Judge rules ACS:Law on the hook for “wasted costs”

Andrew Crossley, owner of the now-shuttered UK mass P2P settlement firm ACS:Law, is now facing claims of “wasted costs” against him for his scheme demanding cash settlements from dozens of alleged file-sharers in 2010.

UK Patents County Court Judge Birss QC ruled on Monday that the actions of Crossley’s firm not only violated the country’s Solicitor’s Code of Conduct, but also has “brought the legal profession into disrepute.”

Judge rules ACS:Law on the hook for “wasted costs”

“I am quite satisfied to the standard necessary for this stage of a wasted costs application that Mr Crossley is responsible for the Basic Agreements [the license agreements between Media CAT and original copyright holders] and has thereby acted in breach of the Solicitors Rule 2.04,” the Judge ruled today. According to that rule, legal professionals cannot agree upon contingency fees in advance of courtroom litigation, an action that Crossley and company have been caught doing on a number of occasions.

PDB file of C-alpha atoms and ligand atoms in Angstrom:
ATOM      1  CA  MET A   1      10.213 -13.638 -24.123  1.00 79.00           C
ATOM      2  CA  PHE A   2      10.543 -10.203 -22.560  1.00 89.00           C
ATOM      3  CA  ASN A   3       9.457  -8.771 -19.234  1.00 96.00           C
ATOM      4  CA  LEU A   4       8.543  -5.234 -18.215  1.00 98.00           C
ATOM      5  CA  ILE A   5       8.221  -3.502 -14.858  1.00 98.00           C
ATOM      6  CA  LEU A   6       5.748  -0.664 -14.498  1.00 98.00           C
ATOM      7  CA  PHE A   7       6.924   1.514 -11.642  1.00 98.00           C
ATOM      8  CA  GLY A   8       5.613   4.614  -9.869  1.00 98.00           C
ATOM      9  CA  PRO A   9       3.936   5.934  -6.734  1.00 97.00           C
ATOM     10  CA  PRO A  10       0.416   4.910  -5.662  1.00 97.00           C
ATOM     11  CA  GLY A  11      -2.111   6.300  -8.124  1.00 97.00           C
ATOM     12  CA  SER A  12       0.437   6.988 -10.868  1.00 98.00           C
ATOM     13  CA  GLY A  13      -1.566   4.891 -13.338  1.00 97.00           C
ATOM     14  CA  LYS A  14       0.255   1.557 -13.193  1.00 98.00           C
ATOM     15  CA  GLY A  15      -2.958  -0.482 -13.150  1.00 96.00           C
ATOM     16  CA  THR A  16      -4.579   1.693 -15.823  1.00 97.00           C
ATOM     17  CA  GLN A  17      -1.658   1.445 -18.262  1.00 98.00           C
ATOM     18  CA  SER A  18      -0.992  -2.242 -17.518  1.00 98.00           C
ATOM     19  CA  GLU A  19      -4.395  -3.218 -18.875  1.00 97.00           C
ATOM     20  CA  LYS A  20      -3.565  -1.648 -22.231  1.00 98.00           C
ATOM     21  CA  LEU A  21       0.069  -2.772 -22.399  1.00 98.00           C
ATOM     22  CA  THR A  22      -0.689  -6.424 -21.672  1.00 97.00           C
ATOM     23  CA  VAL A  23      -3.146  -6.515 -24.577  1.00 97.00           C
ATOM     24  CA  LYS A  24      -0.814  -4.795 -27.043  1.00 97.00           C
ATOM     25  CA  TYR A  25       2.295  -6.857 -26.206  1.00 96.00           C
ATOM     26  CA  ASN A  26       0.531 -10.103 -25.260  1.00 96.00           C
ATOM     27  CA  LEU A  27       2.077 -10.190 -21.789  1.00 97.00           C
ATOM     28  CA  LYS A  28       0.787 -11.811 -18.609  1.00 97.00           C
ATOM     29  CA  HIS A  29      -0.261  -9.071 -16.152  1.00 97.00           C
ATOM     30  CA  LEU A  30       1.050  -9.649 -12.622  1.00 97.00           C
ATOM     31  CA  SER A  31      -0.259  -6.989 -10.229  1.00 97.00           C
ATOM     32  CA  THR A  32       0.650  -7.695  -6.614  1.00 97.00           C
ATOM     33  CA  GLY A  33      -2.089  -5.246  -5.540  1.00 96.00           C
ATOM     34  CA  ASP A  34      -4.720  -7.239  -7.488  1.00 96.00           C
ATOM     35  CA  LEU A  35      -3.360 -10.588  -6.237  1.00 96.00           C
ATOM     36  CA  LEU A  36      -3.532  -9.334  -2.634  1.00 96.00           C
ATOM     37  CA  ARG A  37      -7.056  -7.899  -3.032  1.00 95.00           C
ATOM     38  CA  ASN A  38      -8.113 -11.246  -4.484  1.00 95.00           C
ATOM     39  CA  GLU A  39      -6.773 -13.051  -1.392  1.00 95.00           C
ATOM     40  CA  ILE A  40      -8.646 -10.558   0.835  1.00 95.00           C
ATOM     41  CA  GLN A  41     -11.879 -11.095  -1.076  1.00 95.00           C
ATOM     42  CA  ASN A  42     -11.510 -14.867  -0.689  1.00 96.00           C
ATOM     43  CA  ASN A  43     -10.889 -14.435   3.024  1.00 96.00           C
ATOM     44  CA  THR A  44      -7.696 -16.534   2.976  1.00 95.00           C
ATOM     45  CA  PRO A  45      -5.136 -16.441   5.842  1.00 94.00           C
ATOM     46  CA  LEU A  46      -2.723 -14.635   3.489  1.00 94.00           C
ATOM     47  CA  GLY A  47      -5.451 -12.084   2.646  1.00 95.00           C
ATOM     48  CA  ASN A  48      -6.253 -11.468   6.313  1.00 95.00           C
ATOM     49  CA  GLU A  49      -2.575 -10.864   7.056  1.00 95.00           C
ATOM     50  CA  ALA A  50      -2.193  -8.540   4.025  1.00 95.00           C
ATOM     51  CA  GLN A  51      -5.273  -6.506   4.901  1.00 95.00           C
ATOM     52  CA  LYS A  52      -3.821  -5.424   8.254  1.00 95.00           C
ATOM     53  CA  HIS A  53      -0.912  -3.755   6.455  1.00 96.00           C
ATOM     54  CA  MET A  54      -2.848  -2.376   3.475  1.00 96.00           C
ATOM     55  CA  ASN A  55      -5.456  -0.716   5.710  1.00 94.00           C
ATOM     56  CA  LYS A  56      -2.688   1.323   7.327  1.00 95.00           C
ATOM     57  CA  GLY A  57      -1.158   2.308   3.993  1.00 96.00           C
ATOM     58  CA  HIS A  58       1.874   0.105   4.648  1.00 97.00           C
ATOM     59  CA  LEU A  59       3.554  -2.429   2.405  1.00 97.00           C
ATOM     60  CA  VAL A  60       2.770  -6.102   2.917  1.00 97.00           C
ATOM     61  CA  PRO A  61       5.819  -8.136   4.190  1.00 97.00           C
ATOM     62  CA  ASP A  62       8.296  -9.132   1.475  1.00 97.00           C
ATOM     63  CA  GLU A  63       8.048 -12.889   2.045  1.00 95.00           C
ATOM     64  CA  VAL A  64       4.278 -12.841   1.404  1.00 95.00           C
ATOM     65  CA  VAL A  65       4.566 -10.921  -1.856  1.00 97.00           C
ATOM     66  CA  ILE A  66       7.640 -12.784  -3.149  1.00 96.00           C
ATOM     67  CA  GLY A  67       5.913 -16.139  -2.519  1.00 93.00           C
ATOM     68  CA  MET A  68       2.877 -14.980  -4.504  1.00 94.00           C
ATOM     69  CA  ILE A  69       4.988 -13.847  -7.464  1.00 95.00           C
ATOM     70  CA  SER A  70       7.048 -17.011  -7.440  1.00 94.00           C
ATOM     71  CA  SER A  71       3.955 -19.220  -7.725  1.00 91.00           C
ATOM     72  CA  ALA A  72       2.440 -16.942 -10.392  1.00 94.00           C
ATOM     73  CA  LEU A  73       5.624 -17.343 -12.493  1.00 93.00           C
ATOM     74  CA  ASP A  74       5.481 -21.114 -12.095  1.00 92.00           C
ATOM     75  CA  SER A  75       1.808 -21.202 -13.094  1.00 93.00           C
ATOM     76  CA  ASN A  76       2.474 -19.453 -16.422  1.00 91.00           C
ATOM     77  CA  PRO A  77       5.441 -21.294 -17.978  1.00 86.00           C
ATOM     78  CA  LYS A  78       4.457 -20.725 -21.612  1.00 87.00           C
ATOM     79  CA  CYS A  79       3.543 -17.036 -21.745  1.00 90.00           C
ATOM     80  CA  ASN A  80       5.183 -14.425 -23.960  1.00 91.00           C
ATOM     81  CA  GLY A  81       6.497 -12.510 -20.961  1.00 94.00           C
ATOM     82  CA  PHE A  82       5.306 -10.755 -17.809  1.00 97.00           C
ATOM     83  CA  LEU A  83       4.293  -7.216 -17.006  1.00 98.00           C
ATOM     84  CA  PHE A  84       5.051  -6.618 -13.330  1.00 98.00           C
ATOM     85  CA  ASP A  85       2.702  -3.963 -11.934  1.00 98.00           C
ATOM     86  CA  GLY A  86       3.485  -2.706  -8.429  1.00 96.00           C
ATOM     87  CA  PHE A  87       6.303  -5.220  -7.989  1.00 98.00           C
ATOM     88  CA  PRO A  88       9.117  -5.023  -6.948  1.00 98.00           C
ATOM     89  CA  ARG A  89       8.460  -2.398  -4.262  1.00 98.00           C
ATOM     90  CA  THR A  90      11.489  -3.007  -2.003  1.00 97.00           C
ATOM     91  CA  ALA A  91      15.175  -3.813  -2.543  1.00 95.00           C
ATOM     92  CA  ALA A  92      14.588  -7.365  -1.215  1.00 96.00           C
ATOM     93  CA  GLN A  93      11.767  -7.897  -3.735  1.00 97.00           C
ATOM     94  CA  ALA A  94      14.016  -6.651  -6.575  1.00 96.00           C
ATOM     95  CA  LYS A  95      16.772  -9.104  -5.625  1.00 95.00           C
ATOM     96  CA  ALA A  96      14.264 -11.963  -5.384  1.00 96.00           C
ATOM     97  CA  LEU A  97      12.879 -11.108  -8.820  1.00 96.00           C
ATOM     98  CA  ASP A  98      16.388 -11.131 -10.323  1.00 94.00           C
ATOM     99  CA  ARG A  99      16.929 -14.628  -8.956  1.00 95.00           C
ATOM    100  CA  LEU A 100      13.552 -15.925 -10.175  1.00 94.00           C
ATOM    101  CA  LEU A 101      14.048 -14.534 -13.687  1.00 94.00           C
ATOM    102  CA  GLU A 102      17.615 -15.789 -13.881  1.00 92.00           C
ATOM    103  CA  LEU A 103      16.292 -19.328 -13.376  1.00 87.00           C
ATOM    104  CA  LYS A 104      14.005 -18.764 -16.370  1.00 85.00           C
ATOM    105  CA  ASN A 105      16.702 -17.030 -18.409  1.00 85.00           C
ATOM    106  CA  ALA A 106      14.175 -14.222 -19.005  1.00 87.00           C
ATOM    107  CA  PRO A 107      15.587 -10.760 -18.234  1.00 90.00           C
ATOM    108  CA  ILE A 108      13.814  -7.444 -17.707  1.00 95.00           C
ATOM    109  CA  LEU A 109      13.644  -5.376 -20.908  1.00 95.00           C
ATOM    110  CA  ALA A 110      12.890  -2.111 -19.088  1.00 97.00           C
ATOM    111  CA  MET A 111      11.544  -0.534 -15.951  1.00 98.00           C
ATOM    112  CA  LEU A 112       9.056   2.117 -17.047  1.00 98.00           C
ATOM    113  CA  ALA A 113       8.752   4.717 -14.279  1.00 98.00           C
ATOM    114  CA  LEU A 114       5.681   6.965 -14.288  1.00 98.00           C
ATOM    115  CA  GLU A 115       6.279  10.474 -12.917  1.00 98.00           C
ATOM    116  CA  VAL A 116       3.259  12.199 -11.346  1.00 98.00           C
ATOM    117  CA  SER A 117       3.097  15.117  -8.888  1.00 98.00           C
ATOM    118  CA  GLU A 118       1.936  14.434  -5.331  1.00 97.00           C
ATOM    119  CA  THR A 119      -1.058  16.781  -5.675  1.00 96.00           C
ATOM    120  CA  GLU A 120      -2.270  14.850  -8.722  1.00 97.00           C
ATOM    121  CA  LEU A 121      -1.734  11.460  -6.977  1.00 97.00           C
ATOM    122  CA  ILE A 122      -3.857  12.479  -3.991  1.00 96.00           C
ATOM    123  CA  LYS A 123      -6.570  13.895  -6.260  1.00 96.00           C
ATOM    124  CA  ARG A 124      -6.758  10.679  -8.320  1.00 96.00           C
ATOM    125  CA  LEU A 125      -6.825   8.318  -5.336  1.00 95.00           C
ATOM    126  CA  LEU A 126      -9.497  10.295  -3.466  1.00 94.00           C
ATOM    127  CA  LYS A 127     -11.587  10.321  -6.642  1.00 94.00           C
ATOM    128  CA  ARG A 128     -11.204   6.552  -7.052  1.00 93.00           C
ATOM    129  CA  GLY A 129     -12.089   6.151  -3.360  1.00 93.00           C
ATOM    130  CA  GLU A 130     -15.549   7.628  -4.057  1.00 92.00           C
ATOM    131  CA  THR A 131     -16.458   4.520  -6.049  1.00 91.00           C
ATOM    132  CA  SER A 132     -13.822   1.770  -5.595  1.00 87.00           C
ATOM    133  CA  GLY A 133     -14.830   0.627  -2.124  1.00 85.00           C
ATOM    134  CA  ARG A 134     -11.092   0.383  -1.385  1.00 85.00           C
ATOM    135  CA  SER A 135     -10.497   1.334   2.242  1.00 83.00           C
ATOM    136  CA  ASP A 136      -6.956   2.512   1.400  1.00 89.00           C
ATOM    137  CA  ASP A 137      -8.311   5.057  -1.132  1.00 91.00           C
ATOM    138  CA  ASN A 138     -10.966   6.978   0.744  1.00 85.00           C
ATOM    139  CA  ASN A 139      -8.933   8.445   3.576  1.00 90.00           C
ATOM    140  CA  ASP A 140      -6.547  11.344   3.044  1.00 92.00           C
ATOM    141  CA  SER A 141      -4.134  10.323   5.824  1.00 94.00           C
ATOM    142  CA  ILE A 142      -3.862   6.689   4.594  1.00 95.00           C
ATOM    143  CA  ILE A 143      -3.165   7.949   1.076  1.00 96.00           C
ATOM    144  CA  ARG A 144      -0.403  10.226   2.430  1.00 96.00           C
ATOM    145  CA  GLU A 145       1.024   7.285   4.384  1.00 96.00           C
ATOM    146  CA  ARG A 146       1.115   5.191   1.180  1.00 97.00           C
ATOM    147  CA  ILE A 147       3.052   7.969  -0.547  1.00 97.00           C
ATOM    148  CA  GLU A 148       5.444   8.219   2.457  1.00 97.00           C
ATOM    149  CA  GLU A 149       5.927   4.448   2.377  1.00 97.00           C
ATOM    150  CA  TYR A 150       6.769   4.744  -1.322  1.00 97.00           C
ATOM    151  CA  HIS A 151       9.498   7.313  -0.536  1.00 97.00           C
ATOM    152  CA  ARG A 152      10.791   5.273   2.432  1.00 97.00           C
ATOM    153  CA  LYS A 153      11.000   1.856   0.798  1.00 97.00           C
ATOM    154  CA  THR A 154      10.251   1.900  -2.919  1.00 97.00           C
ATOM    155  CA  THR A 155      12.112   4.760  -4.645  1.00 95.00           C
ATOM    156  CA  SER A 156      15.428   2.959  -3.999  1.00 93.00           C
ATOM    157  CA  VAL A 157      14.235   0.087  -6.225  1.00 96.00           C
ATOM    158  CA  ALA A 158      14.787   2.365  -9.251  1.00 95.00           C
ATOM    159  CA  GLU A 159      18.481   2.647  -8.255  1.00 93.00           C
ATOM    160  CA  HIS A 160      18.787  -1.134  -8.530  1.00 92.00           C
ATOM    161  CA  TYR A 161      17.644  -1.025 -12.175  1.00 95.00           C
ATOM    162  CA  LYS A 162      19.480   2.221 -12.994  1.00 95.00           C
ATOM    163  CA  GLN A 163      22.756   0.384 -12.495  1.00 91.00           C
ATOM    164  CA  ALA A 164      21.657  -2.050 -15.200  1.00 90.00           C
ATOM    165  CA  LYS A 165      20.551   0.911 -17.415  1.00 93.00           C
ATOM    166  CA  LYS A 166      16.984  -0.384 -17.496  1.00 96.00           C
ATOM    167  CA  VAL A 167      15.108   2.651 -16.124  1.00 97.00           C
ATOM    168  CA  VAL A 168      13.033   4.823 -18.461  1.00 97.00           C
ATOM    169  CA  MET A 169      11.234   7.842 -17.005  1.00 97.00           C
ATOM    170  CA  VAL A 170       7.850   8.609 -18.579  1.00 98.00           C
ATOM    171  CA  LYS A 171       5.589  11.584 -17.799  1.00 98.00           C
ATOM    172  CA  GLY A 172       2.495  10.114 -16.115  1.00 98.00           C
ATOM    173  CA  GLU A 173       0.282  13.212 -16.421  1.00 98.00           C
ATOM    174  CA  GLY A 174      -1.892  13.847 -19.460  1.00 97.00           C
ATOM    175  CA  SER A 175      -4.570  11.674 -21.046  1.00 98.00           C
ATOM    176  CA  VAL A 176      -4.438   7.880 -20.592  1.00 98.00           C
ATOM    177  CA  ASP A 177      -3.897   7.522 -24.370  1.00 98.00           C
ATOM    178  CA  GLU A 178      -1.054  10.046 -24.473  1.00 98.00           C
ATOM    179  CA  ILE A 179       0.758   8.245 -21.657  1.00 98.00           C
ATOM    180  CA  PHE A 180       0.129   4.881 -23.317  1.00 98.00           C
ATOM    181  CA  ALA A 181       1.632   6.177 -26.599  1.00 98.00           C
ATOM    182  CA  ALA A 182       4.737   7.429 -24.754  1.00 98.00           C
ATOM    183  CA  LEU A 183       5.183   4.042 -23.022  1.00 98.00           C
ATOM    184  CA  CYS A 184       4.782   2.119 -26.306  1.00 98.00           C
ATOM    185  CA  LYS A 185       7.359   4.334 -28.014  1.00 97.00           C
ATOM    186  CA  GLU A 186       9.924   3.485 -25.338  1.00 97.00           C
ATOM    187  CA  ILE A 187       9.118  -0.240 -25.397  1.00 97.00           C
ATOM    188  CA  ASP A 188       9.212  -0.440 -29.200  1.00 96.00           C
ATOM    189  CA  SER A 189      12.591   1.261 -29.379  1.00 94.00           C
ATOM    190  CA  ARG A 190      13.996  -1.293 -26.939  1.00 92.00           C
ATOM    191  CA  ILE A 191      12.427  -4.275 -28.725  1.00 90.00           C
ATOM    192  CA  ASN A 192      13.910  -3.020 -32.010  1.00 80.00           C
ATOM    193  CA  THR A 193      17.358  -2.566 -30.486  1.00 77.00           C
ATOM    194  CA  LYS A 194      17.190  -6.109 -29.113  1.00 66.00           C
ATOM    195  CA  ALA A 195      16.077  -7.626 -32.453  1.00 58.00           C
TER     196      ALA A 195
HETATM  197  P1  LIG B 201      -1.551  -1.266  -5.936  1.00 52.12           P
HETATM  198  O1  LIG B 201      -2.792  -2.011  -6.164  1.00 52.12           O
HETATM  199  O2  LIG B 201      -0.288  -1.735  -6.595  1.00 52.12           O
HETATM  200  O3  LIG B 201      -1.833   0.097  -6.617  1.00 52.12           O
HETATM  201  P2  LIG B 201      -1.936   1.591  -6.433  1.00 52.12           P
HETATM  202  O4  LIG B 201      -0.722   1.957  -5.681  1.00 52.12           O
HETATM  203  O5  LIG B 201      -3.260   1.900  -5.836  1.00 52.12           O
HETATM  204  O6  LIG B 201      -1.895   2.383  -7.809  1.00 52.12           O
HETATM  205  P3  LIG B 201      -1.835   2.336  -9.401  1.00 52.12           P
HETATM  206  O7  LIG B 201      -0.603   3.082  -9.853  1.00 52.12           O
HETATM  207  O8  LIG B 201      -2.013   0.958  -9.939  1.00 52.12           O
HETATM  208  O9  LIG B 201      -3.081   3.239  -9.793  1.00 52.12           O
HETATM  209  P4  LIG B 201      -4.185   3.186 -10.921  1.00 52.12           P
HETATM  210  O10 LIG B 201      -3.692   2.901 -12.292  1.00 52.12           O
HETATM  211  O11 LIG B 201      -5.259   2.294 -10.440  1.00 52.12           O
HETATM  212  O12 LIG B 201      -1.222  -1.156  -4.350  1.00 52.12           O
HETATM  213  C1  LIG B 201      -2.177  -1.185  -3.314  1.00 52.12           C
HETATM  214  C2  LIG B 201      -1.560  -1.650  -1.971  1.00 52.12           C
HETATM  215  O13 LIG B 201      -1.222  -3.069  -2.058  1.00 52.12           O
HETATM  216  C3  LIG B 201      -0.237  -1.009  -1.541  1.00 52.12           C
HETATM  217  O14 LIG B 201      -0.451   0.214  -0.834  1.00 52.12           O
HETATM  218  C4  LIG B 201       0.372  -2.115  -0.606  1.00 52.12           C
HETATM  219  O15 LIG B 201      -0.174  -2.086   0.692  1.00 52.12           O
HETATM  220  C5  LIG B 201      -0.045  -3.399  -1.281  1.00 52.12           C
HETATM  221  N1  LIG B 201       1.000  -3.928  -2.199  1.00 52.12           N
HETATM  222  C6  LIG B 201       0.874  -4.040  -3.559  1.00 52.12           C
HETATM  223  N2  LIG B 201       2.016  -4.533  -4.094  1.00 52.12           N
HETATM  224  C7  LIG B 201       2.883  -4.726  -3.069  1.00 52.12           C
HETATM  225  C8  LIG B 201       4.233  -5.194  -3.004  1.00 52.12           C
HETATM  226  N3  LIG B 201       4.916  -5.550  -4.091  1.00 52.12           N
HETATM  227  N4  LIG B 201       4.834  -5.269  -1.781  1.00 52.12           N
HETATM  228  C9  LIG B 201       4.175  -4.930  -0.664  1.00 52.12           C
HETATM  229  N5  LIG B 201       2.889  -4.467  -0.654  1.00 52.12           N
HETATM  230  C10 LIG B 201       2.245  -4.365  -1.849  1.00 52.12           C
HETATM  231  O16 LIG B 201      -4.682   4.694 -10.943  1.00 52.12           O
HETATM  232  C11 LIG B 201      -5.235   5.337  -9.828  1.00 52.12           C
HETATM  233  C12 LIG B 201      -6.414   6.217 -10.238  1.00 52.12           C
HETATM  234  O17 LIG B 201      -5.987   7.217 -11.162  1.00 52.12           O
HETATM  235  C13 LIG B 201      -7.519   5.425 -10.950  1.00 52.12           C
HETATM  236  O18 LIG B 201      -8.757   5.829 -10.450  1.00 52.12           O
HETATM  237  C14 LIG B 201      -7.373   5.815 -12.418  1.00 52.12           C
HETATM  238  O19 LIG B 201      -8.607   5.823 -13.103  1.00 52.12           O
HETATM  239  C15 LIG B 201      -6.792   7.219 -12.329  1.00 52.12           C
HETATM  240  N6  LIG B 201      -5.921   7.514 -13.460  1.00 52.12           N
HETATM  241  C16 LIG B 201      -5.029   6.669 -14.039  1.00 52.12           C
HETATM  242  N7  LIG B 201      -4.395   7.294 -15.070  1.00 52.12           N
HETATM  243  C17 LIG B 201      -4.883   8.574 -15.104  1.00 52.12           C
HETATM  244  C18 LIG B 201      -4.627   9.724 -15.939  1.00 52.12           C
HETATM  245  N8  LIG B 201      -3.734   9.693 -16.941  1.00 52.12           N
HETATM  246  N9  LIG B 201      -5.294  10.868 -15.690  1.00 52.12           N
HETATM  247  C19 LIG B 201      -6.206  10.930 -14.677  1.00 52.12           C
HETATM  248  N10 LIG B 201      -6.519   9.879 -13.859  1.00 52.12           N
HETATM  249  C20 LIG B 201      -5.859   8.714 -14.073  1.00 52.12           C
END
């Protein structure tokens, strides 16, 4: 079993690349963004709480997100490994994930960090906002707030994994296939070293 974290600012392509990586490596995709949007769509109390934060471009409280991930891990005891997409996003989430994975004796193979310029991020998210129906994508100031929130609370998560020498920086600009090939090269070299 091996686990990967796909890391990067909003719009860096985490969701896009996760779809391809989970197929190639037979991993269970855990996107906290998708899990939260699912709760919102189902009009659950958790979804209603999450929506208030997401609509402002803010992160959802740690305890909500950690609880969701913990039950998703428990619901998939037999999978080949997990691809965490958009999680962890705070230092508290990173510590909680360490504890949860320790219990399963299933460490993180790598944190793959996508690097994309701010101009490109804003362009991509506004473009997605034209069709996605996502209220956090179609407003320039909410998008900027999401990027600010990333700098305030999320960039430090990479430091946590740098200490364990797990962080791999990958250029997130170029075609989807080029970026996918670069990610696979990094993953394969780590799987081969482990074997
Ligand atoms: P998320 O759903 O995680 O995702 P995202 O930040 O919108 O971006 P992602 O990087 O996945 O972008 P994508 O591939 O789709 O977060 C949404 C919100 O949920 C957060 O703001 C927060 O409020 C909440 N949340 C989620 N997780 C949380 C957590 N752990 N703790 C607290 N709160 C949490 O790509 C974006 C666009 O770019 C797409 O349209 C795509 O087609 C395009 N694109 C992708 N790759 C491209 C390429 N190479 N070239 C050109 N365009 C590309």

“In my judgment the combination of Mr Crossley’s revenue sharing arrangements and his service of the Notices of Discontinuance serves to illustrate the dangers of such a revenue sharing arrangement and has, prima facie, brought the legal profession into disrepute. It may be better placed under the revenue sharing heading in this judgment but it is, prima facie, improper conduct in any event,” Judge Birss added.

“ACS:Law’s conduct was chaotic and lamentable,” he continued. “Documents which plainly should have been provided were not provided.  This was not the behavior of a solicitor advancing a normal piece of litigation.  I do not doubt that this led to unnecessarily incurred costs.”

Crossley, whose actions Birss called “amateurish and slipshod,” was given the opportunity to defend himself against the “wasted costs” order, but was denied by a judge according to the defense firm Ralli Solicitors.

There will still be a Solicitor’s Disciplinary Tribunal review for Crossley sometime later this year, but if today’s decision is any indication Crossley could have his legal privileges permanently suspended. I guess that’s what happens when you demand settlements from clearly innocent people.